Presenter Information

Rob Streeter, University of Wyoming

Department

Electrical and Computer Engineering

First Advisor

Dr. Steve Barrett

Description

Much research on the Musca domestica machine vision sensor has already been conducted at the University of Wyoming. This on-going project is working to increase the capabilities and the ruggedness of the sensor, and characterize the sensor behavior. The sensor illustrates a number of superior qualities when compared to standard vision sensors. I worked to implement light filtering techniques and long-range sensing capabilities. The light filtering seeks to remove ambient light and reduce noise in the sensor signal. This design was tested and works very well. The long-range objective tests seek to verify sensor function through a telescope. Further tests will be required to provide conclusive long-range data. My research led to a better sensor platform, and utilized advanced, time-saving assembly techniques. This continuing project allows for graduate research upon the completion of my undergraduate degree in May 2011. My contribution to the project was beneficial and ground-breaking, however the project is far from completion and future involvement would only aid more.

Comments

Oral Presentation, Wyoming NSF EPSCoR

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Musca domestica Based Machine Vision Sensor; a Continuing Project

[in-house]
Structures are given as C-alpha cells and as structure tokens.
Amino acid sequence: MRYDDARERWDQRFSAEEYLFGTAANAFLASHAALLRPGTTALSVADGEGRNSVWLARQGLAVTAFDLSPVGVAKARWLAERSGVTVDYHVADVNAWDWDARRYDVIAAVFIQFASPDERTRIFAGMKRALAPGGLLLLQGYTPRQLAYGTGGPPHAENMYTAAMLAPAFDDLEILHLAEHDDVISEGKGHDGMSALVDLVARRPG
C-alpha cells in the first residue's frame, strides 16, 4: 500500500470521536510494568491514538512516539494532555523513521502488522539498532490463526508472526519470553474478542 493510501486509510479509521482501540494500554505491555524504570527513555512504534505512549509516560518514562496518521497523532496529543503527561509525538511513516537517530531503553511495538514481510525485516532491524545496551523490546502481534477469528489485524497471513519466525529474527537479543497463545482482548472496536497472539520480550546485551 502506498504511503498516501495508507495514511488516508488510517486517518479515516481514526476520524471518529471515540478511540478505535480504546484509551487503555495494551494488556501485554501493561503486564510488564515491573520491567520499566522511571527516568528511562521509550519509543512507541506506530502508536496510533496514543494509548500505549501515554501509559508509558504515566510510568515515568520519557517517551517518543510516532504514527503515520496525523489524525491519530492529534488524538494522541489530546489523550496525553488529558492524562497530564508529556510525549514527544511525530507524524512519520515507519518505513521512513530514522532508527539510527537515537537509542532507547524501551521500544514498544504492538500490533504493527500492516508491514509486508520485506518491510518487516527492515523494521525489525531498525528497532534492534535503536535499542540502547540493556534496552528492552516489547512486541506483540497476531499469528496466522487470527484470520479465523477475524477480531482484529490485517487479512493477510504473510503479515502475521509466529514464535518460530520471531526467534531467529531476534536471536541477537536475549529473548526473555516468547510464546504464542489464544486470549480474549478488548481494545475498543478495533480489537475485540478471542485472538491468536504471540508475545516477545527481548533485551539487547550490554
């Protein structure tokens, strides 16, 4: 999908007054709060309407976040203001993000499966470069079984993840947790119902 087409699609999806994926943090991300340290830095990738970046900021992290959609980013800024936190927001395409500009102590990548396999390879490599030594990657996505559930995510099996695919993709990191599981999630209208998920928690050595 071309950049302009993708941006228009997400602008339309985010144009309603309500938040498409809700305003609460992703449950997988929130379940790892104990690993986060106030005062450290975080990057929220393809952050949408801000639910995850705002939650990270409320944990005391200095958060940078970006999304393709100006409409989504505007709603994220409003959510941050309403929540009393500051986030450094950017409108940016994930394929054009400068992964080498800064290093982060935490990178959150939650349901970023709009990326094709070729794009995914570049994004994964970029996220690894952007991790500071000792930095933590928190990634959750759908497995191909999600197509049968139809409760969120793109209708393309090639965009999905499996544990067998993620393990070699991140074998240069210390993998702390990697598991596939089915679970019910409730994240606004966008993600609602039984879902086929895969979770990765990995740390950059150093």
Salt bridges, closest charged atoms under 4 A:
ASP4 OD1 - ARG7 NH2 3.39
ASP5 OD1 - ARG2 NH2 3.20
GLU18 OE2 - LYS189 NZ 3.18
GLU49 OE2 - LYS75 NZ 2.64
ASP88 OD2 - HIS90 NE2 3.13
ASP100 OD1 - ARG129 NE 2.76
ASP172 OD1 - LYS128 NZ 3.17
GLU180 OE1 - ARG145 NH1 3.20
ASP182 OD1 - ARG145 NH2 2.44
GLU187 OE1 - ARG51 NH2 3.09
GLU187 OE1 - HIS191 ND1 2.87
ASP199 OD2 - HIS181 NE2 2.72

Much research on the Musca domestica machine vision sensor has already been conducted at the University of Wyoming. This on-going project is working to increase the capabilities and the ruggedness of the sensor, and characterize the sensor behavior. The sensor illustrates a number of superior qualities when compared to standard vision sensors. I worked to implement light filtering techniques and long-range sensing capabilities. The light filtering seeks to remove ambient light and reduce noise in the sensor signal. This design was tested and works very well. The long-range objective tests seek to verify sensor function through a telescope. Further tests will be required to provide conclusive long-range data. My research led to a better sensor platform, and utilized advanced, time-saving assembly techniques. This continuing project allows for graduate research upon the completion of my undergraduate degree in May 2011. My contribution to the project was beneficial and ground-breaking, however the project is far from completion and future involvement would only aid more.